Mr Sessions responded: “I’m not aware of any of those activities. I have been called a surrogate at a time or two in that campaign and I did not have communications with the Russians. And I’m unable to comment on it.”

    However, it has emerged Mr Sessions and Russia’s ambassador to the US, Sergei Kislyak, held a private conversation in Mr Sessions’ office in September and spoke at a meeting with several other envoys, on the sidelines of the Republican National Convention in July.

    His meetings with Mr Kislyak came while he played a prominent part of Mr Trump’s campaign team – the so-called surrogate – and amid growing reports of Russian meddling in the US election.

    Mr Kislyak is the ambassador who was at the centre of the downfall of Mr Trump’s National Security Adviser, Michael Flynn.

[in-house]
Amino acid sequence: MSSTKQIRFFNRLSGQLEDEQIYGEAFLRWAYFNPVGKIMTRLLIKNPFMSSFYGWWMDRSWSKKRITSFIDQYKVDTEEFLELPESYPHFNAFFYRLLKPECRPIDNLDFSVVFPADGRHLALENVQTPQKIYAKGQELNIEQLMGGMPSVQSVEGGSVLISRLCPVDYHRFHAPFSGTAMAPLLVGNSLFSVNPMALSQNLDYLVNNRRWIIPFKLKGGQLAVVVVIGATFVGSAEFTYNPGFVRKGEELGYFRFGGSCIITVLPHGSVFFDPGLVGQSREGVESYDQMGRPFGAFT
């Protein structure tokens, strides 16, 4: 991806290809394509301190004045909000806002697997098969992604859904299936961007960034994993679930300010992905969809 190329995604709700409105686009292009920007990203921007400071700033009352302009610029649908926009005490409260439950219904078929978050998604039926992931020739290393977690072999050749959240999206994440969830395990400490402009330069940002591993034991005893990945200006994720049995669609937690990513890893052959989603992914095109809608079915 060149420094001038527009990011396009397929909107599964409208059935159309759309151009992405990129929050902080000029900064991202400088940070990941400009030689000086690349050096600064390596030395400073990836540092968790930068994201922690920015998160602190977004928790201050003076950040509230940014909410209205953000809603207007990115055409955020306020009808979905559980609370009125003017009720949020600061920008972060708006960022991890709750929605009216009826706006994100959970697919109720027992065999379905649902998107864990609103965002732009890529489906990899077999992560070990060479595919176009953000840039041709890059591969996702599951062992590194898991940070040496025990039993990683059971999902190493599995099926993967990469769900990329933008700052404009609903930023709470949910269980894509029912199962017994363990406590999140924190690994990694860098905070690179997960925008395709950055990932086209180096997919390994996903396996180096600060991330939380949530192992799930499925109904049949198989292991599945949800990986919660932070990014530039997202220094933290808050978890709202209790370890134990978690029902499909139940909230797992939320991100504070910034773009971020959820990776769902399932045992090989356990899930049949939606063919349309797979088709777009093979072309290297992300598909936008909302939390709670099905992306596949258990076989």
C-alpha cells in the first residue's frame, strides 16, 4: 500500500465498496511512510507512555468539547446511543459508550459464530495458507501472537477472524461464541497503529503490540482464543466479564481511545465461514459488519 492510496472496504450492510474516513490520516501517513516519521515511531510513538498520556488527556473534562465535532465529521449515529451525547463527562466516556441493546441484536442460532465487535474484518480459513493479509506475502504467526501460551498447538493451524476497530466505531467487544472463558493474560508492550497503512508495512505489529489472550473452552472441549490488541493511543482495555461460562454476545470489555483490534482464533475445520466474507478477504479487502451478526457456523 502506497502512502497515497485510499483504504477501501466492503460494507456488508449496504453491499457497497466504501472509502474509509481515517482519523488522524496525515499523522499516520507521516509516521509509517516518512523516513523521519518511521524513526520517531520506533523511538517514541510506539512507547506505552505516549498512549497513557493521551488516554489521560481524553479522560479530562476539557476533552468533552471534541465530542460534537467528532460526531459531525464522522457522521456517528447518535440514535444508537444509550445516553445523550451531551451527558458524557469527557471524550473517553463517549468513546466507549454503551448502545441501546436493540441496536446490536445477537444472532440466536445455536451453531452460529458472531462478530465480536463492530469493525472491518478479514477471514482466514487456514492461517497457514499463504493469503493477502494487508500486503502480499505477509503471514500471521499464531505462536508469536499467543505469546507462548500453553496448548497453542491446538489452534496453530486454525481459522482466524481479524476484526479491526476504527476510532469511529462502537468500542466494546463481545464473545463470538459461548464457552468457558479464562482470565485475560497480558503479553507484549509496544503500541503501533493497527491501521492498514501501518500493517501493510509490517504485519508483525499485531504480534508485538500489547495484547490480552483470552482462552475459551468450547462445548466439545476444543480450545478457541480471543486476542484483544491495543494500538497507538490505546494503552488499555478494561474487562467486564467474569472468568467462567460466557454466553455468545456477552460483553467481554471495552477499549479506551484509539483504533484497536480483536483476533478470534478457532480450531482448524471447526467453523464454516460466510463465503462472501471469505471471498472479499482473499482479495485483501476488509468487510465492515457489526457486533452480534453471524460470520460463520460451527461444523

Mr Flynn was fired last month after he misled the White House about his conversations with the Moscow diplomat, allegedly regarding US sanctions.

    The Justice Department said Mr Kislyak met Mr Sessions in his role as a member of the Senate Armed Services Committee.

    It is more commonly members of the Senate Foreign Relations Committee who meet foreign ambassadors, not Armed Services Committee lawmakers,

    Speaking earlier on a trip to an aircraft carrier in Virginia, Mr Trump said he “wasn’t aware” Mr Sessions had met the Russian envoy.

    The US intelligence community believes alleged Russian hacking of Democratic organisations in the election run-up was done to help Mr Trump defeat Hillary Clinton.

    Mr Trump has branded suggestions that he or associates on his campaign had contact with Russian intelligence as “fake news“.

    A competent president might have sought to find out, or waited for results from a proper investigation before making a statement on the matter – rather than his characteristic knee-jerk denials from a position of ignorance!